And selling the feel-good factor is all pervasive. In this age of irretrievable materialism, the route to happiness is more goods, better goods, newer goods. A never-ending smorgasbord of commodities to be craved for. In league with private corporations, governments have learnt to play on our desires to create a one-dimensional type of happiness based on consumerism.
In part, Edward Bernays is responsible for this. The father of modern public relations and propaganda, he was expert in manipulating human perceptions of pain and pleasure, misery and happiness. Tap into or shape people’s desires in a certain way, and you can sell virtually any notion of happiness (or reality), regardless of how bogus it may be.
Whether it was whipping up mass fear in the US about the bogeyman of communism or selling the ‘American Dream’ of happiness through consuming goods, Bernays and the advertising industry, which took its cue from him, were able to marry misery and happiness together – if you do not buy into consumer capitalism, the alternative will be misery; if you do not buy this or that product, life will be terrible; if you do not join in the celebration of capitalism, those awful Soviets will take over and impose a fundamentally unhappy system of equality on each and every one of us.
Under US capitalism, the lie was that everyone would all live happily ever after because of, not in spite of, gross inequality, massive privileges and disadvantages and exploitation of labour, which all went under the notion of meritocracy and a fair day’s work for a fair day’s pay.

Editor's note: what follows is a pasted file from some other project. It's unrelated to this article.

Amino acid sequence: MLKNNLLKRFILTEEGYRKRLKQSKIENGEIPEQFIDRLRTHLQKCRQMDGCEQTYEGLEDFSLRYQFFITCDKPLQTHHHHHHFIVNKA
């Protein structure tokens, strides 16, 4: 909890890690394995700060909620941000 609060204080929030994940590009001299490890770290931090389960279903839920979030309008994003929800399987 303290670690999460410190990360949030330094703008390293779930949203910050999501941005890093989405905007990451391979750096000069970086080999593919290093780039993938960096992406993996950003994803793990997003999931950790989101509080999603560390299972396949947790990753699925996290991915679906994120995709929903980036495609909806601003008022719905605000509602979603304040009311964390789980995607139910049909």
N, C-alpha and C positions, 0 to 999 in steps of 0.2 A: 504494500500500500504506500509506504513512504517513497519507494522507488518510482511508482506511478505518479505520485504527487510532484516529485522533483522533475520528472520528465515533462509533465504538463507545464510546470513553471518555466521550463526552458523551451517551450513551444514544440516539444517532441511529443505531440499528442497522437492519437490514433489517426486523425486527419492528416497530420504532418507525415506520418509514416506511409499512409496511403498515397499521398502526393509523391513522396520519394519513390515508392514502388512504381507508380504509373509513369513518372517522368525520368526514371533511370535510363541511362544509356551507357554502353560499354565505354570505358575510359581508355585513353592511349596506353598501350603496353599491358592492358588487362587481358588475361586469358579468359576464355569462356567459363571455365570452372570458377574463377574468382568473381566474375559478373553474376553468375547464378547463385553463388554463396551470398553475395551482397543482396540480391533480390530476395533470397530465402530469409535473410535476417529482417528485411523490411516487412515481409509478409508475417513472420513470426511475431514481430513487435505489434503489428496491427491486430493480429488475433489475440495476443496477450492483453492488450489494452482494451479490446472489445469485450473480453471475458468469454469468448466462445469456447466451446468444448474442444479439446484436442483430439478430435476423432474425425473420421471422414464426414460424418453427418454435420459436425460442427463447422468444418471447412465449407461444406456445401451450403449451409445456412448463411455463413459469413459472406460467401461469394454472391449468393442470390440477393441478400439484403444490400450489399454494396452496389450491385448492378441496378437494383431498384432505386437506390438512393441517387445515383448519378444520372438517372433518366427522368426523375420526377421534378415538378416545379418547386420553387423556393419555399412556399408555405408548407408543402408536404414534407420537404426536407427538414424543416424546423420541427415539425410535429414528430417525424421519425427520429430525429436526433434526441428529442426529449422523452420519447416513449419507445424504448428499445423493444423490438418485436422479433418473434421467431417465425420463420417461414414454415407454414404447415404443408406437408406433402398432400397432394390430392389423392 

Bernays’ propaganda techniques set the stage for con-trick of ‘liberal democracy’.
The US government quickly learned that angels and demons could be manufactured out of thin air and, from Guatemala, Congo and Vietnam to Iraq wars and destabilisations could be built on packs of lies – lies about evil-doers about to kick down the door, lies about the impending misery they would inflict on the US and on far away countries and lies about the government delivering us from impending doom.
Of course, it is best to arm ourselves to the teeth with nuclear weapons to ensure no one imposes their miserable regimes or awful ways of life on us. And to prevent us all shuddering with the fear of the threat of nuclear Armageddon on a daily basis, it’s a case of don’t worry, be happy, forget about it and watch TV. Even the very real danger of near-instant annihilation of the species is shoved to one side for the sake of a feel-good culture.
And the best way to instill that feeling is to have us endlessly treading around a wheel in a cage. Millions are locked into the pursuit of the Bernay’s model of happiness. They are locked into addiction. Addicted to the pursuit of acquisition, of hedonism, of chasing the dream. Addicted to the belief that there is a point to it all, where happiness is achieved by acquisitive materialism.
But, to paraphrase a sentiment from Buddhism: someone, somewhere, may well be suffering on our behalf for this happiness, this hedonism. There is no ‘may be’ about it.
So much blood has been spilled by those unfortunate enough to have been born in certain parts of the world on behalf of people in other parts of the world who deem the need to possess resources to be more worthy than the lives destroyed in order to grab them. Recall Madelaine Albright saying the deaths of 500,000 Iraqi children was a price worth paying for furthering the geo-political interests of US corporations. And yes, a drone attack here, some ‘collateral damage’ there, and those boys in the US control centres are happy with a hard days killing.